Designing & Planning
What Makes a Quality Site?
Before we jump into making our own sites, we need to determine what makes a quality site. In class we'll watch the overview video for Unit 1. We'll use Module 1, Lesson 1 to help explore what makes a good or bad site.
Evaluation Table & Rubric - Make your own copy of this document to explore and evaluate
Bad Website Design - Bad Sites
- Search "best websites" or "good websites"
- Search "worst websites" or "bad websites"
Create your own rubric that you will use to evaluate good vs bad sites. Use the template provided above. We will continue to add to this document.
Color Theory & Design
In class we'll cover general design principles together using the links below.
Color Blindness Simulator - Take a minute and check out this simulator
After you've read over and annotated the links, answer the following questions with your partner. Share a Google Doc to work together.
- How many different colors are there in the "web-safe" palette?
- Are the majority of people we refer to as color blind unable to see any color at all? Explain.
- According to the WebAIM page on color blindness, what is the key to designing sites that are accessible to people who are color blind?
Colour Lovers - Use Google Slides and Colour Lovers to design a color scheme for a presentation. You need to decide on a color for the following:
- Background color
- Heading Color
- Text Color
- Highlight or alternate text color
Here is an example
Now that you've learned about web colors and accessibility add that information to your Web Site Eval Rubric.
Web standards make it possible to have the same (or similar) experience on a site, regardless of the device you use to access it. We'll use this link to talk about the standards that are important in web design and the organizing body.
We want to make sure our sites are designed so that any user, regardless of their abilities, is able to use and get the full experience from our site.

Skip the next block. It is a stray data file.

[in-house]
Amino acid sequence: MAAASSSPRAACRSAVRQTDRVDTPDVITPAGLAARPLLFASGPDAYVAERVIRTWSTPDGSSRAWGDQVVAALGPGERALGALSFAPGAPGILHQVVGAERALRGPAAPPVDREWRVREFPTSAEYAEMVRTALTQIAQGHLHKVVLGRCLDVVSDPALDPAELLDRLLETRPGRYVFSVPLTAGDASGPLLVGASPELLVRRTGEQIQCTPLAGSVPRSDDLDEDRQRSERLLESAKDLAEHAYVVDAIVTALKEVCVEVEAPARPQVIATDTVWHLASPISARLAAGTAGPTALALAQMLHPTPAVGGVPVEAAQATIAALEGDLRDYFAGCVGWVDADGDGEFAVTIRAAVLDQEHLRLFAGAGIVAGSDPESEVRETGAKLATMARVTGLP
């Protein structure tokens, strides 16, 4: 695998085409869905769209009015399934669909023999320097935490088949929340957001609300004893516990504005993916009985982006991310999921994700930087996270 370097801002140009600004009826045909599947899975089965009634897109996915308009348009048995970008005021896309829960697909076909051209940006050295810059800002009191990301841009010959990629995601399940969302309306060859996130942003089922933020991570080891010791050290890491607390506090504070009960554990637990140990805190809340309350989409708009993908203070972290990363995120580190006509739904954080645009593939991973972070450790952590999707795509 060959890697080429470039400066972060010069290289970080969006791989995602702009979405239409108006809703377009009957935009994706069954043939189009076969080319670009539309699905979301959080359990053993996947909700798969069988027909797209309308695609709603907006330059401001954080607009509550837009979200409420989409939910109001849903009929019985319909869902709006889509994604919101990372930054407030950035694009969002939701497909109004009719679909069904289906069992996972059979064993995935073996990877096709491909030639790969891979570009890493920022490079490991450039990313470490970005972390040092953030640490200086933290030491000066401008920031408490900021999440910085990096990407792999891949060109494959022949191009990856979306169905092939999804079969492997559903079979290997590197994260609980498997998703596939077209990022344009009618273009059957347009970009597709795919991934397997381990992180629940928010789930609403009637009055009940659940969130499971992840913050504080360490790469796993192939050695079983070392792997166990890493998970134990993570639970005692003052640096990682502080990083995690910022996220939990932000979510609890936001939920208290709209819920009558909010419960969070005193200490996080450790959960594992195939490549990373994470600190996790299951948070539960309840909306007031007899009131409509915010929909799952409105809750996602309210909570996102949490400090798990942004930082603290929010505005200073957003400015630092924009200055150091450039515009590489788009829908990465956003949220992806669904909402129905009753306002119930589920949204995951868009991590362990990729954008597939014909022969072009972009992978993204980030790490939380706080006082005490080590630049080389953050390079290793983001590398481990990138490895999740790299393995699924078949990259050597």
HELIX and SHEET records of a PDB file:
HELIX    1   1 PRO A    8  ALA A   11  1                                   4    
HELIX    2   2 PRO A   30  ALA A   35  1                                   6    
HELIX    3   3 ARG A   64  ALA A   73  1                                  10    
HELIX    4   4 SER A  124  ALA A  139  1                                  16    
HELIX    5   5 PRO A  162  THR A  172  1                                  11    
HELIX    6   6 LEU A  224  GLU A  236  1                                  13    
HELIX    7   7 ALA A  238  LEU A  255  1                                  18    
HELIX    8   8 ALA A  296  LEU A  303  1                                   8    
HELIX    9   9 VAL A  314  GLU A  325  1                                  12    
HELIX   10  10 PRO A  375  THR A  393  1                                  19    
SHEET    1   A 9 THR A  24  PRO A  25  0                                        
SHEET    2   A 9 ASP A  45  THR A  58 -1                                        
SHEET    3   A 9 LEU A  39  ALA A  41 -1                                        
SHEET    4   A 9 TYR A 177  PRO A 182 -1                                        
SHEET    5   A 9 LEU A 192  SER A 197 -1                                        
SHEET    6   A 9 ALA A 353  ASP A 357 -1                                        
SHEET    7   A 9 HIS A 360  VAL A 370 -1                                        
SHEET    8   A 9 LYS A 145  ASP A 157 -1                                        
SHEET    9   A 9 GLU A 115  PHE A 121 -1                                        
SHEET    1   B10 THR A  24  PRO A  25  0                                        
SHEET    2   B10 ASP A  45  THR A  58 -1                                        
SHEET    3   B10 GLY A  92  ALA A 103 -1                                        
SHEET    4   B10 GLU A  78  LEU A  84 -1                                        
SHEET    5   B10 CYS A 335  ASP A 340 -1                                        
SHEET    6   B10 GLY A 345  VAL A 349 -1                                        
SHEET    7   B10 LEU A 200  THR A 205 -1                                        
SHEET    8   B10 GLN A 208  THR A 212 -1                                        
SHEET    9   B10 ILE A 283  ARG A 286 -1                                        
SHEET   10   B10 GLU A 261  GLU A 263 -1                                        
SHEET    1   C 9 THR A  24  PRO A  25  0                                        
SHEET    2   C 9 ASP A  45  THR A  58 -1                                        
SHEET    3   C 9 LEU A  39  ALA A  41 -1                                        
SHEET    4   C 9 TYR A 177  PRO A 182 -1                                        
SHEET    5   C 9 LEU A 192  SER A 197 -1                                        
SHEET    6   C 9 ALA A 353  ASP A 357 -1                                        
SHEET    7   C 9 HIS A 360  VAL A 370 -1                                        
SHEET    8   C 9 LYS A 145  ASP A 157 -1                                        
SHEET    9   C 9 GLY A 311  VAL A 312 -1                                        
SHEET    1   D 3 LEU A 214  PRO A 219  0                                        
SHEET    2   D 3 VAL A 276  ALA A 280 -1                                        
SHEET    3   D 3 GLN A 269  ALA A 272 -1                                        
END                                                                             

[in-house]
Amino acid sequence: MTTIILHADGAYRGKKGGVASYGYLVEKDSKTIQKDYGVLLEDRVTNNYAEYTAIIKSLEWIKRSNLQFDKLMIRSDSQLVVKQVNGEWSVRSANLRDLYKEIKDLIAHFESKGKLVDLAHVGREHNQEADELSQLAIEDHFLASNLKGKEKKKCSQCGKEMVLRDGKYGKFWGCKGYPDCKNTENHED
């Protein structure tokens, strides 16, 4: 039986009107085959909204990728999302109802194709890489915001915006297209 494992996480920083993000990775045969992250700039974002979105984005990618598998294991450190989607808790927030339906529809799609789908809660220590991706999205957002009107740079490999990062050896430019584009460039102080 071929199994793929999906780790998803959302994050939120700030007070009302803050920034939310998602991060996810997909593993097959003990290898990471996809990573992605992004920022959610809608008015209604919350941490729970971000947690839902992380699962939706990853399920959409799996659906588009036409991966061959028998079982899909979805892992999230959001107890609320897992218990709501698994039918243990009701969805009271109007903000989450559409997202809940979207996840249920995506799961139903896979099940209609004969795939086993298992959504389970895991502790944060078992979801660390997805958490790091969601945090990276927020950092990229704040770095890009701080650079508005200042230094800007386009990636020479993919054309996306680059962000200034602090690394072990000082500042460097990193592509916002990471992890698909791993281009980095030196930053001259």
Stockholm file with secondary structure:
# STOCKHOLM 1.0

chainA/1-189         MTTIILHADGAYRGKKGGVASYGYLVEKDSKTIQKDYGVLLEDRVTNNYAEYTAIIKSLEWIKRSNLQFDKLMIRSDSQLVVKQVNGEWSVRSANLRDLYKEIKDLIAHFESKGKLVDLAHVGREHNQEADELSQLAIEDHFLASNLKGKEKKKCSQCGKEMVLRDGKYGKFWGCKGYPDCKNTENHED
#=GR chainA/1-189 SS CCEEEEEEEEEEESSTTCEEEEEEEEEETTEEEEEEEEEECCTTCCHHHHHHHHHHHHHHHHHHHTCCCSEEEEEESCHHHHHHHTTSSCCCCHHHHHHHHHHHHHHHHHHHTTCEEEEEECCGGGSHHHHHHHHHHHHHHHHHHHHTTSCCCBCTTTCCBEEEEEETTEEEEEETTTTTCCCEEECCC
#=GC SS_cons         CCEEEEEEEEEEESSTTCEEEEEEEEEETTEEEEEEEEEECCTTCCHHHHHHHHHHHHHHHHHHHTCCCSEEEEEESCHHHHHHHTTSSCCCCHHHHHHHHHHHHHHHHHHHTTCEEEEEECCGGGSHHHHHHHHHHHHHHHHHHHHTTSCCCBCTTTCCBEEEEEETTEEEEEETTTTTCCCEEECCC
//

Accessibility demo page
The first step in organizing a website is a concept called "chunking,", dividing the site's content into manageable chunks of information, with all chunks related conceptually to one another. Content within each chunk can then be arranged hierarchically, so that the most important topics within a chunk will appear first in a navigational system.
Read the Web Style Guide chapter on Information Architecture (Organizing your info & Site Structure).
Reading Check. Type your responses to the following questions.
1. List the five basic steps to organizing information for a website.
2. Briefly describe the three essential structures for organizing websites.
You have been hired by a client whose website has gotten unwieldy after years of willy-nilly development. The client is wanting the site to be better organized, starting from the ground up.
Organize cards into meaningful chunks and propose to the client a new navigational system, where each chunk represents a link on the navigational menu of the home page. The navigational system should successfully balance the following needs:
- There should be no more than ten chunks
- Every page on the website should be no more than three clicks away from the home page.
- Use Google Drawing to "diagram" your site navigation (cards)
- Reorganize this site